13. As far as I know they didn’t try that approach again.

    The Faluja battle always seemed less a matter of strategic rationality and instead a mutual and and almost paleolithic desire to stop dicking around and just have at it and kill each other face to face. It was more like a duel than a battle. It was about pride, not cost / benefit cslculation. Both sides got their wish.

    You are probably correct that the jihadis thought the Americans lacked the balls to just walk in there and fight. Showing the world how wrong that idea is may have some utility.

  14. The strategic rationale for holding Fallujah (such as it was) was to try to:

    1) Cause so many American casualties that the home front yelled uncle and brought the troops home. The prevailing storyline of American weakness after Vietnam, Iran, Beirut, and Somalia in the Arab world made this seem plausible.
    2) Cause so many Arab casualties that Iraqis rose up against the Americans. This almost happened after Fallujah I so there was a precedent.
    3) A happy mix of 1 and 2

    The entire city was a giant booby trap. Reading Bellavia’s and other accounts made me realize that life for the contemporary poor bloody infantry, especially in Fallujah II, was pretty awful and closer to that of their infantry forebears than the reputation of our “high-tech military” lets on. Bellavia’s vivid description of the chronic gastric distress he and his fellow soldiers suffered from over the course of the operation was a strong indictment of the decision to wage a manpower intensive style of urban combat without intensive manpower. Petain’s dictum from WWII holds true here: artillery conquers, infantry occupies.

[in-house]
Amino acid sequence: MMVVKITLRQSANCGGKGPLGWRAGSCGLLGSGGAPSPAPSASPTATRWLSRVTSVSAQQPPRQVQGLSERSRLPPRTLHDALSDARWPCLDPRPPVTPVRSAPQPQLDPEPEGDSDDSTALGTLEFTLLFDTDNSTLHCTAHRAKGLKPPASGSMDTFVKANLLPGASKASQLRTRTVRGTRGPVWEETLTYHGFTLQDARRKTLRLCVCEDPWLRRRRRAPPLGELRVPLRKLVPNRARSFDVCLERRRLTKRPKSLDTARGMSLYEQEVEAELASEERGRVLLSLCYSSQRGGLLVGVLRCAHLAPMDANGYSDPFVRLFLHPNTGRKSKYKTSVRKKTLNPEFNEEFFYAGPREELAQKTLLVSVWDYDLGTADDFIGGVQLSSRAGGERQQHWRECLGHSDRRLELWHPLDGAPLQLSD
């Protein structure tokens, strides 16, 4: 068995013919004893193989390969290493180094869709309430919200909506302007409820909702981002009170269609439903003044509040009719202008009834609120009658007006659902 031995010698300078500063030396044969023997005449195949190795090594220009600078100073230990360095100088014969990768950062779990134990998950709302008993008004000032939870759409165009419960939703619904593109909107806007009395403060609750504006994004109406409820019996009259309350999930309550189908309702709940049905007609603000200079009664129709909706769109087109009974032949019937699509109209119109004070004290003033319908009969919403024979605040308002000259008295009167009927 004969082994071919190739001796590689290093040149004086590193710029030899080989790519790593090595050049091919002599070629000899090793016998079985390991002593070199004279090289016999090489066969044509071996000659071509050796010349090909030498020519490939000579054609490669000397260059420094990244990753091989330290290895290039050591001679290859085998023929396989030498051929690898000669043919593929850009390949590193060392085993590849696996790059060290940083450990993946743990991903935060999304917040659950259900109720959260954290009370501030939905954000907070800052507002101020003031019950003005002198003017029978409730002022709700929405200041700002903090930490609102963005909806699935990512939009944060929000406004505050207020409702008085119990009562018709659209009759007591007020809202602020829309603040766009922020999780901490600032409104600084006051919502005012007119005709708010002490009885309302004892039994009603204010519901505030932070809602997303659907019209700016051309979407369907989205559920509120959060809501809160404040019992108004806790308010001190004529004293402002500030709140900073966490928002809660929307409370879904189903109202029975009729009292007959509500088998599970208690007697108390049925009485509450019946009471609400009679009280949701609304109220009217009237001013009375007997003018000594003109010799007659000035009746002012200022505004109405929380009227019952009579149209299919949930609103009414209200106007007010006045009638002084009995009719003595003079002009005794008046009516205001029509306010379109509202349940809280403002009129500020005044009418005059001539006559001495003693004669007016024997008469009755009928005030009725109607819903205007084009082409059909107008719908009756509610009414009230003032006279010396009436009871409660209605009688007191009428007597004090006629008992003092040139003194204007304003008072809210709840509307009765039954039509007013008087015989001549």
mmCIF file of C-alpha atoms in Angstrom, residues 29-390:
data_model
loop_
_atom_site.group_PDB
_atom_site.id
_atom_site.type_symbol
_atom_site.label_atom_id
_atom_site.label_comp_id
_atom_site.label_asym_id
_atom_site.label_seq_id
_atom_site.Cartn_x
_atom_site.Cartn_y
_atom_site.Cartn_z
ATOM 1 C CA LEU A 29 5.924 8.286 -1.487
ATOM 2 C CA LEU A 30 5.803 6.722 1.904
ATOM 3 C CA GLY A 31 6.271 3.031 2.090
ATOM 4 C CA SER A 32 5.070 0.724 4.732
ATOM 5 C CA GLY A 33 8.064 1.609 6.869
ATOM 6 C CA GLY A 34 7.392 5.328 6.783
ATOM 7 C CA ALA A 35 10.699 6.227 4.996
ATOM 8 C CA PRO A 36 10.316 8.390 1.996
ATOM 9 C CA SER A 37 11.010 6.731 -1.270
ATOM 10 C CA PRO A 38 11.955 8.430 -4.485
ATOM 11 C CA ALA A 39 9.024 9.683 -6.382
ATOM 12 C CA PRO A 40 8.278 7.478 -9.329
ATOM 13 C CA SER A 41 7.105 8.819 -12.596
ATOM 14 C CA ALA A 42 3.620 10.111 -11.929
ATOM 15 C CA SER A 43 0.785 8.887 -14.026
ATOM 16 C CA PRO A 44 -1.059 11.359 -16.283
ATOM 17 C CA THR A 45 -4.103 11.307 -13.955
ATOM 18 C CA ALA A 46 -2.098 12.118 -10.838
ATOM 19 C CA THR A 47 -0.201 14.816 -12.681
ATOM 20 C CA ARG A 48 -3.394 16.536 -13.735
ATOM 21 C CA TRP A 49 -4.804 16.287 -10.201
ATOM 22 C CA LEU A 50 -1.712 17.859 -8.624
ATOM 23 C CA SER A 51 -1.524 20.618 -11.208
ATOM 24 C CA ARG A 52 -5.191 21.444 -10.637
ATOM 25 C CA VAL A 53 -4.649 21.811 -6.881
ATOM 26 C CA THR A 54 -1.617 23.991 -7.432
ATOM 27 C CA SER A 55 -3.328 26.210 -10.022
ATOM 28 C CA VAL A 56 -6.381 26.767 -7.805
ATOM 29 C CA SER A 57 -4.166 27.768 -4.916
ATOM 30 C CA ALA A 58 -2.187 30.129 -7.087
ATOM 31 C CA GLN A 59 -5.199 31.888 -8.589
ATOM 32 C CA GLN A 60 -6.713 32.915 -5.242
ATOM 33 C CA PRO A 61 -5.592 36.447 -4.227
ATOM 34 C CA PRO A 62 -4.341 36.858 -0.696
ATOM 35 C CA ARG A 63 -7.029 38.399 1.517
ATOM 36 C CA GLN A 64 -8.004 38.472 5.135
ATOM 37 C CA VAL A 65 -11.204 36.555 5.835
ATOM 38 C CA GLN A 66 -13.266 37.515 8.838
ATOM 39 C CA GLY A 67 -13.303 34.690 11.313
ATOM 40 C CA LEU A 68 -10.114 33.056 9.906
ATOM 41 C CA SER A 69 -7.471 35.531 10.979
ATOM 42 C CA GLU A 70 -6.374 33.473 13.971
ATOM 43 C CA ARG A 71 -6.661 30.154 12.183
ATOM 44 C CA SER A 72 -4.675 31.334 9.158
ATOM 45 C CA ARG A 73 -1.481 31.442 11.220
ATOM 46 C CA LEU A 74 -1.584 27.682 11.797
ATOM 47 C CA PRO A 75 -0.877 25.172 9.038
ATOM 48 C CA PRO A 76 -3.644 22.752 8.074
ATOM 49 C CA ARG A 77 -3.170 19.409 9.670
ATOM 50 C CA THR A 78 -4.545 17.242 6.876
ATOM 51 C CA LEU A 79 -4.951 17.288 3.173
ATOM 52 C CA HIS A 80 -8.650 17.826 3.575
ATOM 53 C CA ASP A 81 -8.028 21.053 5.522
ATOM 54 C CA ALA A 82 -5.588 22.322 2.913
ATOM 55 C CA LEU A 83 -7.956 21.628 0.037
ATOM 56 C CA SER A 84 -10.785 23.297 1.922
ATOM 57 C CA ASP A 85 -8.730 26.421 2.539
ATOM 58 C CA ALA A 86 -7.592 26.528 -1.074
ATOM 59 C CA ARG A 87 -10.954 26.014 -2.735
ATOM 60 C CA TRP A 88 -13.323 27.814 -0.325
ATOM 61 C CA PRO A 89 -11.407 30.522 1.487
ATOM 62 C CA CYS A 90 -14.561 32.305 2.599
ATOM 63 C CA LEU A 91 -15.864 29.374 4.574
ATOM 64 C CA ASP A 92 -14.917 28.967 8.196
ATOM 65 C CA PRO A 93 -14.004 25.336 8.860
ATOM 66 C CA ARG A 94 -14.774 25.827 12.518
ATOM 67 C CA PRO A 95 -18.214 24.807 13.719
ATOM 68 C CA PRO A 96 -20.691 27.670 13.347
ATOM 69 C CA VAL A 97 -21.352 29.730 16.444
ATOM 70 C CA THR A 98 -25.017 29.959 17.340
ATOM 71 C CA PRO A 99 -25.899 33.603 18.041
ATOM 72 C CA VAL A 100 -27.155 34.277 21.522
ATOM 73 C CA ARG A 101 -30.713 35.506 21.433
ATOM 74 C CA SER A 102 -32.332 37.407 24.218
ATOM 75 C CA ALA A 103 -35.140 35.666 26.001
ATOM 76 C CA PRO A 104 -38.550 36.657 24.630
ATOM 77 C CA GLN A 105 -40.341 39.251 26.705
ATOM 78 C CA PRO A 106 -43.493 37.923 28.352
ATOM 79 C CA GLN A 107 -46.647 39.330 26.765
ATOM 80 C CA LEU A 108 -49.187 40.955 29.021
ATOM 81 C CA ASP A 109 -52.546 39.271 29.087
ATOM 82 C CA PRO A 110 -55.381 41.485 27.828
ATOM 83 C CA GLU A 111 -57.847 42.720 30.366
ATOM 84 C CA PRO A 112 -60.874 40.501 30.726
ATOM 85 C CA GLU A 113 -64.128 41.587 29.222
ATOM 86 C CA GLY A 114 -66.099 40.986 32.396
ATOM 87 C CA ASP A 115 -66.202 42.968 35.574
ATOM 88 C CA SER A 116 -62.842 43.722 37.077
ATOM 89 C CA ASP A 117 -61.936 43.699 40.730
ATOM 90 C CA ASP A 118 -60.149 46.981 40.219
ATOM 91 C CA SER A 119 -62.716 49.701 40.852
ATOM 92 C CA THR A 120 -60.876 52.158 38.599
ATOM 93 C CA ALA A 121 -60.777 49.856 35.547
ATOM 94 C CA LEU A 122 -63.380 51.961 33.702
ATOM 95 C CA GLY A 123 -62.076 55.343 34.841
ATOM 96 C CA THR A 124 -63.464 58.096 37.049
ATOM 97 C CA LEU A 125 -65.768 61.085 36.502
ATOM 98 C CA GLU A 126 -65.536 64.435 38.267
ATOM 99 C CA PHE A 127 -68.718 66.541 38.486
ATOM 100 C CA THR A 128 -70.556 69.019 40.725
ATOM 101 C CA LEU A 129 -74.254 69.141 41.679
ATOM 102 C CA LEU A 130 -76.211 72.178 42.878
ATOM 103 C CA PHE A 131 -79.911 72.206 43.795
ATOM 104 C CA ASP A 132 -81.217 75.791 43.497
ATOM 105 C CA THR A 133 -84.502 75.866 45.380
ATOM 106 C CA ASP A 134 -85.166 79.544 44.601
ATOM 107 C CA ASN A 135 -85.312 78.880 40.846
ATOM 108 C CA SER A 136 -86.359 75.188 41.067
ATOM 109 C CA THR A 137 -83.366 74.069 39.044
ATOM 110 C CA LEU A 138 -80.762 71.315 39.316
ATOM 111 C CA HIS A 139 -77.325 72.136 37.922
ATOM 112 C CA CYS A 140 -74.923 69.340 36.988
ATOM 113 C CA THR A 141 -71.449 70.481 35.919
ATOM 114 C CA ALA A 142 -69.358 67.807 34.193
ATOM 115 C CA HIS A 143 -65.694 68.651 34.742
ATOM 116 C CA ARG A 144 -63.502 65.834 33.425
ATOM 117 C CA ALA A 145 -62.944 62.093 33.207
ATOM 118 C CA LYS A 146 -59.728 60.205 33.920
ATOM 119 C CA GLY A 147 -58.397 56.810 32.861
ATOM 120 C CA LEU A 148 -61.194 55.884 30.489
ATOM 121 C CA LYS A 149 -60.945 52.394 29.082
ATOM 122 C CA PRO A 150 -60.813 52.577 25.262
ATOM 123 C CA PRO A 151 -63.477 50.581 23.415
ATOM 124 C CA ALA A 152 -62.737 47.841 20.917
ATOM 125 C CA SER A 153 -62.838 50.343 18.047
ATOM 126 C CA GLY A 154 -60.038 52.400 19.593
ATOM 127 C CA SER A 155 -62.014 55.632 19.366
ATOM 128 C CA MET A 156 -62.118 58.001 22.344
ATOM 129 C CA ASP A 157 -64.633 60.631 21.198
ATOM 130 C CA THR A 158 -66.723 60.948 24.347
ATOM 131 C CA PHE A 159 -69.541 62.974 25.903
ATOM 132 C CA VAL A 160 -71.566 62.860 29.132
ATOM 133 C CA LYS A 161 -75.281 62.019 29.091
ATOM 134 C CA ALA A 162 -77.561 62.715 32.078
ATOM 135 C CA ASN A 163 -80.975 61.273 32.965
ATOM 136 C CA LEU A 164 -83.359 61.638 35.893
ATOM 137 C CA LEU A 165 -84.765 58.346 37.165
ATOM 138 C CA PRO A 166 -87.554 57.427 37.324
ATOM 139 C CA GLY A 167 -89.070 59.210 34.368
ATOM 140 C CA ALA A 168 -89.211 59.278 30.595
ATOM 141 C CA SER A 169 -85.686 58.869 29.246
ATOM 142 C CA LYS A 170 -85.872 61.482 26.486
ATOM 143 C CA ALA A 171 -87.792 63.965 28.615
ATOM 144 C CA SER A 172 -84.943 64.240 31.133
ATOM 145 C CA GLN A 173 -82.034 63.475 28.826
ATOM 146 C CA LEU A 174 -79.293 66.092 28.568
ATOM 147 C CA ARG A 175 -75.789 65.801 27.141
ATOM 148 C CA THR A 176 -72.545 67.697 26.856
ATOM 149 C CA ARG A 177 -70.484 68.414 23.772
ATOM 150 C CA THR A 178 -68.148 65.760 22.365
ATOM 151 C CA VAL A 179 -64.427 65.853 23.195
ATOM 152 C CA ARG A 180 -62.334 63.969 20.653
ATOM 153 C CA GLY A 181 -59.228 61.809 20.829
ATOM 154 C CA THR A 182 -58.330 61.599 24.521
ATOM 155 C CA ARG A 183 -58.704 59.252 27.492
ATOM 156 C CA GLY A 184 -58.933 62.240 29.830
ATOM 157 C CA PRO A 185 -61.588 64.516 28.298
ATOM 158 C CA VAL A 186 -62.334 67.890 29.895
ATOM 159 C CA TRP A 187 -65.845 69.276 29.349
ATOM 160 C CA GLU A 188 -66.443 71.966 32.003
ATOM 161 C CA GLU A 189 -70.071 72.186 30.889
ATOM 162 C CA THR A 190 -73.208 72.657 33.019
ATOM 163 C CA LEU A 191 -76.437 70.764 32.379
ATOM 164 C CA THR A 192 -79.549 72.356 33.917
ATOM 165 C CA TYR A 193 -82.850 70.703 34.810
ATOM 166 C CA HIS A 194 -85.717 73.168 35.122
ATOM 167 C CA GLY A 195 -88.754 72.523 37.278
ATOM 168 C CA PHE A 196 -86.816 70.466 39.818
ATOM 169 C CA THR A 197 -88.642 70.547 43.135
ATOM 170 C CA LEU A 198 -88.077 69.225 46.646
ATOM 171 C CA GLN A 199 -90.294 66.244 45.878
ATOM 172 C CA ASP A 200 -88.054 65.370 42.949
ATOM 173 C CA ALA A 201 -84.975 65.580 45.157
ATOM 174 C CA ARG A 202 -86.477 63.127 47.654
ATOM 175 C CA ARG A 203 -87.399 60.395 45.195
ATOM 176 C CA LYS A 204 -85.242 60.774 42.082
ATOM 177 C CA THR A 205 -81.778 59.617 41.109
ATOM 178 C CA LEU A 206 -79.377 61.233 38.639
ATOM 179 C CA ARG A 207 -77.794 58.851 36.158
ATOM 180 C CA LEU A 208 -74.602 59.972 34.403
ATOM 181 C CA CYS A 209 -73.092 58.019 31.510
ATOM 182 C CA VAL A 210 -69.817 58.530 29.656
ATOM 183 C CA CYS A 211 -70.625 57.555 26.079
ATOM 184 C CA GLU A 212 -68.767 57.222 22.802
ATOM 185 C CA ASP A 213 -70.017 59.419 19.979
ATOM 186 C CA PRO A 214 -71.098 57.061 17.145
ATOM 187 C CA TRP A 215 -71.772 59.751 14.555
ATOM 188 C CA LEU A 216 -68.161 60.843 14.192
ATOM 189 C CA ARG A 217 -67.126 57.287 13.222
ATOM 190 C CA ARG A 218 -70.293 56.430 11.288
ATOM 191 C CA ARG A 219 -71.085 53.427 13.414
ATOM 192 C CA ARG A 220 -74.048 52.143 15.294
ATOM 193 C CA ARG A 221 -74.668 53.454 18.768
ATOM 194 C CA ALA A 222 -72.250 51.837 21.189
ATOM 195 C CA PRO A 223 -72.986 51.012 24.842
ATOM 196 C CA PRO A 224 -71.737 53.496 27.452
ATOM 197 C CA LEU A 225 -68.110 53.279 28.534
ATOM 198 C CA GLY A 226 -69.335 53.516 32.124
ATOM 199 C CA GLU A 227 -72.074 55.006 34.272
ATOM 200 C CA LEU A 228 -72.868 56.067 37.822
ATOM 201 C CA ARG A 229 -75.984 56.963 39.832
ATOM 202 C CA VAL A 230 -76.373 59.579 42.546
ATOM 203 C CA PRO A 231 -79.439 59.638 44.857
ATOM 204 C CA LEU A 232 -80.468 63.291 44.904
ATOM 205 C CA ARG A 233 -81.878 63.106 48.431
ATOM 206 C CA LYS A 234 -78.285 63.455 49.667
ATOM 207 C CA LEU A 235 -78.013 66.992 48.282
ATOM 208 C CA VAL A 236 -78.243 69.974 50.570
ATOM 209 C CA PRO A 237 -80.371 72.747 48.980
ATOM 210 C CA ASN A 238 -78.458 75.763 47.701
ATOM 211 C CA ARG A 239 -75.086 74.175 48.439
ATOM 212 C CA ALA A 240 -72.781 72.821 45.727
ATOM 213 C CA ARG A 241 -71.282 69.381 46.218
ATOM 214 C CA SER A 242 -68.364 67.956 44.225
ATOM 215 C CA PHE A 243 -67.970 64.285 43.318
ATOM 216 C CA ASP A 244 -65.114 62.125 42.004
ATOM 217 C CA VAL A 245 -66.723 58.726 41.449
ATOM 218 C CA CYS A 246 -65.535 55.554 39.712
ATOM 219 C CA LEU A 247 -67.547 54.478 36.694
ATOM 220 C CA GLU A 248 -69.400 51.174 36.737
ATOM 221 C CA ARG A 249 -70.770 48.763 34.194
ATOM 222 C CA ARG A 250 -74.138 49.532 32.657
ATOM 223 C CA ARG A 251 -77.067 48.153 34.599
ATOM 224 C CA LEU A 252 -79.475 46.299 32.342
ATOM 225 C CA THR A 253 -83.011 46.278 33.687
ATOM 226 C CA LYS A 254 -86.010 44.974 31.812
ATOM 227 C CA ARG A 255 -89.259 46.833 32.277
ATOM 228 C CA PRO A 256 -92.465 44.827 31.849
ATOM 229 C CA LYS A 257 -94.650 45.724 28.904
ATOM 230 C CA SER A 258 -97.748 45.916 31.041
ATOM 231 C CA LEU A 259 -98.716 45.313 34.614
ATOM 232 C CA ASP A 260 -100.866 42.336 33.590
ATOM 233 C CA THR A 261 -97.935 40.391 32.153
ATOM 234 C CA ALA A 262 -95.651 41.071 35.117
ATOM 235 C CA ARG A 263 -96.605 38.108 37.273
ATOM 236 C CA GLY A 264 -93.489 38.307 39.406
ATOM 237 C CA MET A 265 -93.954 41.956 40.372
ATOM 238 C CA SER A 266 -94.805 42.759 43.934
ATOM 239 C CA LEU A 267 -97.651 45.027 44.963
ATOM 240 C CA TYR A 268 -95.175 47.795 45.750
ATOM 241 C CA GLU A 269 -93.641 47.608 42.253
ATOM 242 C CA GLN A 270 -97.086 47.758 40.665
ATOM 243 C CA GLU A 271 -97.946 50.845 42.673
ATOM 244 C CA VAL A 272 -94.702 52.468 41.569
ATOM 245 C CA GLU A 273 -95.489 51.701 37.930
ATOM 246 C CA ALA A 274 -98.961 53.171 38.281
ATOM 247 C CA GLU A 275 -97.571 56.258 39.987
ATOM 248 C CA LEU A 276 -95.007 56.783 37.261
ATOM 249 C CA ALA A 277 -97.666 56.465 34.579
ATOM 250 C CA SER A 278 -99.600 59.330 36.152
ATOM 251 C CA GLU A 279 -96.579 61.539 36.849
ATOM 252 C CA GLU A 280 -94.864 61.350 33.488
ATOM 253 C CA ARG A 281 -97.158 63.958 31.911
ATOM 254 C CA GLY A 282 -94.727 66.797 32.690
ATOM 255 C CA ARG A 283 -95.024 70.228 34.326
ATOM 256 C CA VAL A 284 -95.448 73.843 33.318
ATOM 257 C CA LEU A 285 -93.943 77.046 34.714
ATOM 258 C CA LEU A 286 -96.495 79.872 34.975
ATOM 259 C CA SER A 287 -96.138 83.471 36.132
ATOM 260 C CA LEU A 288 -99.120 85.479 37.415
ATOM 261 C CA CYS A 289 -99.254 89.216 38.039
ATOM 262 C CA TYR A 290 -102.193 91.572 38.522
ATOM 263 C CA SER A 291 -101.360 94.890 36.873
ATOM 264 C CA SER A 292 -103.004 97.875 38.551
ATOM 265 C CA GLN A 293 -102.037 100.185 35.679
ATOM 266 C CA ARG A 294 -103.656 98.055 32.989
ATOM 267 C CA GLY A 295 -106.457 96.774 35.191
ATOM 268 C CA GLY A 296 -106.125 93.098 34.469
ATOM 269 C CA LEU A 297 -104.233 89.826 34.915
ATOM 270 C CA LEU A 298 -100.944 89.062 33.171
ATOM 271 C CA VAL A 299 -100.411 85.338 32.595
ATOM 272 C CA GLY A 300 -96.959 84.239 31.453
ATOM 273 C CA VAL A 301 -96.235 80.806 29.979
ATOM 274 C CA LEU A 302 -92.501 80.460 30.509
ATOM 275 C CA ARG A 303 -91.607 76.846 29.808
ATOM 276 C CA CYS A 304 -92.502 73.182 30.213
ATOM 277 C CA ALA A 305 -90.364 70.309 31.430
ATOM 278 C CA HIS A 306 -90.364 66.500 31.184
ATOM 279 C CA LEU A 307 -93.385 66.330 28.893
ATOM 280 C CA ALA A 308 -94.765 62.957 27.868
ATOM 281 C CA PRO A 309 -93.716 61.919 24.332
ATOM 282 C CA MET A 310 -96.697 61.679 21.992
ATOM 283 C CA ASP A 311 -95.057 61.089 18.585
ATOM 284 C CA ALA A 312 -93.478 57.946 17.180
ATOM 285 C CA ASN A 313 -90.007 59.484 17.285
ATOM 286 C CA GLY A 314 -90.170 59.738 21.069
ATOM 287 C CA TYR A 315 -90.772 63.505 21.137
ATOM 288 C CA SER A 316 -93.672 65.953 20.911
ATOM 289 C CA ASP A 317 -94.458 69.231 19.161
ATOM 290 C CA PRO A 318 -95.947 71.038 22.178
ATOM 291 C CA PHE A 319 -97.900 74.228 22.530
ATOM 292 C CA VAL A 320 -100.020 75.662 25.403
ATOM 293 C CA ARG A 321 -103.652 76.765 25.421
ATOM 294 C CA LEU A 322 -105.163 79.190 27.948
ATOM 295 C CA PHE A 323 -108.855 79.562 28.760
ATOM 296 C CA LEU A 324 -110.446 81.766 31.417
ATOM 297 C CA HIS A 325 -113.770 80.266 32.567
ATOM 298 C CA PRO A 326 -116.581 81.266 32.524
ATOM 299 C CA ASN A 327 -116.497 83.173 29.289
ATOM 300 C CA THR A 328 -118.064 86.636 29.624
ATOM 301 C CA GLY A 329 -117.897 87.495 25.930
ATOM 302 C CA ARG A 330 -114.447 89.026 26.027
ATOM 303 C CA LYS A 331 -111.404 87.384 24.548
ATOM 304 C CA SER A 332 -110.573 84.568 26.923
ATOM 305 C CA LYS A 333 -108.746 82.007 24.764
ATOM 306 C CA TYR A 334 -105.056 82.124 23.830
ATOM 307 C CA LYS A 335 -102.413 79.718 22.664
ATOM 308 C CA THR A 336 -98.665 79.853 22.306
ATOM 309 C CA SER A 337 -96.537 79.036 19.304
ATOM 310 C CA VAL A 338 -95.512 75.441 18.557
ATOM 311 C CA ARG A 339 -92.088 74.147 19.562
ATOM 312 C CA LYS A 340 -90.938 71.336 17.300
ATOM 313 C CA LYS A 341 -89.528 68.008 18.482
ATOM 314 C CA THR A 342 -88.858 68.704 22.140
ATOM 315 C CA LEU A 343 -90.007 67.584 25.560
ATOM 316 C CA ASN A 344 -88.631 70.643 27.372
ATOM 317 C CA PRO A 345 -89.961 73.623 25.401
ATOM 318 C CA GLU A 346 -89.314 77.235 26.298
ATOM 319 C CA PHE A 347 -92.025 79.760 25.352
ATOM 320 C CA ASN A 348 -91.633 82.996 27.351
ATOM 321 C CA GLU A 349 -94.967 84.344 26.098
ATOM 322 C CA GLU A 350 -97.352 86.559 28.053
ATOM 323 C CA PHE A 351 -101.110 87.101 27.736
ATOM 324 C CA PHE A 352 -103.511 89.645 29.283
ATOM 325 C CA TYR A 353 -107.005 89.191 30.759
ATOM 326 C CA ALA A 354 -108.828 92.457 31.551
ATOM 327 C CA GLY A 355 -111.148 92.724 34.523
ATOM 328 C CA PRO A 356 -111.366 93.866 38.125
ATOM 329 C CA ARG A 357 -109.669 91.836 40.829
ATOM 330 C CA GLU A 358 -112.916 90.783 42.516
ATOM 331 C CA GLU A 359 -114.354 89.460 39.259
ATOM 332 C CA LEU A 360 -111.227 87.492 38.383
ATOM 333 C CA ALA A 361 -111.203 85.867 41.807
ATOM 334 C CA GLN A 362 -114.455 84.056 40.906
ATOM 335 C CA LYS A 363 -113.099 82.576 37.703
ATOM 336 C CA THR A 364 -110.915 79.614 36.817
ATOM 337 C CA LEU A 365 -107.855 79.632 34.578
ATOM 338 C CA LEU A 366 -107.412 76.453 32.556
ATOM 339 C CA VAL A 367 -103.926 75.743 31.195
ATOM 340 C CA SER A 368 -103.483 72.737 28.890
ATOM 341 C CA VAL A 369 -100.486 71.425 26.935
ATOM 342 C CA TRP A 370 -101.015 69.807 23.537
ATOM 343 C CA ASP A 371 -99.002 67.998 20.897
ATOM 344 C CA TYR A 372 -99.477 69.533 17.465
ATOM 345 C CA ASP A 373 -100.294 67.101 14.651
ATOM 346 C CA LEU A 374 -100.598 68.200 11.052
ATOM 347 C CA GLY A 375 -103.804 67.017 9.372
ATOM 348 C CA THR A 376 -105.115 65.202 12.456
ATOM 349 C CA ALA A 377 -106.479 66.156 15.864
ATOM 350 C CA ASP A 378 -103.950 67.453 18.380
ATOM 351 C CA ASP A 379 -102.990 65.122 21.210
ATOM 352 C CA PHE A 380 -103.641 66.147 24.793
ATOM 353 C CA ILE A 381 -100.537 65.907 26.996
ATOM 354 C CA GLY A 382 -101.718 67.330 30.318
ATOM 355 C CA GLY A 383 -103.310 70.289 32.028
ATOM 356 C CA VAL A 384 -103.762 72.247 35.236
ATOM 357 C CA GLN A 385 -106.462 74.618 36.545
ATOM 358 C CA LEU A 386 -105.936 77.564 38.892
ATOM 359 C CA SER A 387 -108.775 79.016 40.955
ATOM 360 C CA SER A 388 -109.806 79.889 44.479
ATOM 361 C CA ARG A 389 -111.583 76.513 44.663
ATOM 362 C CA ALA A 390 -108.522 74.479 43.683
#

15. That should read WWI. Petain’s role in WWII was less productive. I like this anecdote:

    “In July 1944, Pershing was visited by Free French leader General Charles de Gaulle. When Pershing, by then semi-senile, asked after the health of his old friend, Marshal Philippe Pétain (who was heading the pro-German Vichy regime), de Gaulle replied tactfully that when he last saw him, the Marshal was well.”

  16. Yeah, the conditions Bellavia describes are similar to the filth and squalor on, say, Okinowa as described by Eugene Sledge. Not much had changed.

    Good story about Pershing and Degaulle. Degaulle’s tact and sympathy toward the dying old warrior show him in a good light.

  17. You’d think one of the advantages of a high-tech military would be the ability to stand up a fully-staffed Taco Bell 50 meters behind the front line in 20 minutes or less. Imagine the slogan: “Be All You Can Be, Now With Better Catering”.

    I’ve never been a huge DeGaulle fan but that response was classy. DeGaulle was honorable for a Frenchman but he never forgave the U.S. after Kennedy was less than resolute towards the Soviets in 1962. His form of honor was more practicable (if not often practiced) in the aristocratic Europe of old than the new democratic age where politicians have to bend to the winds. Dan’s perspective on DeGaulle here might explain this: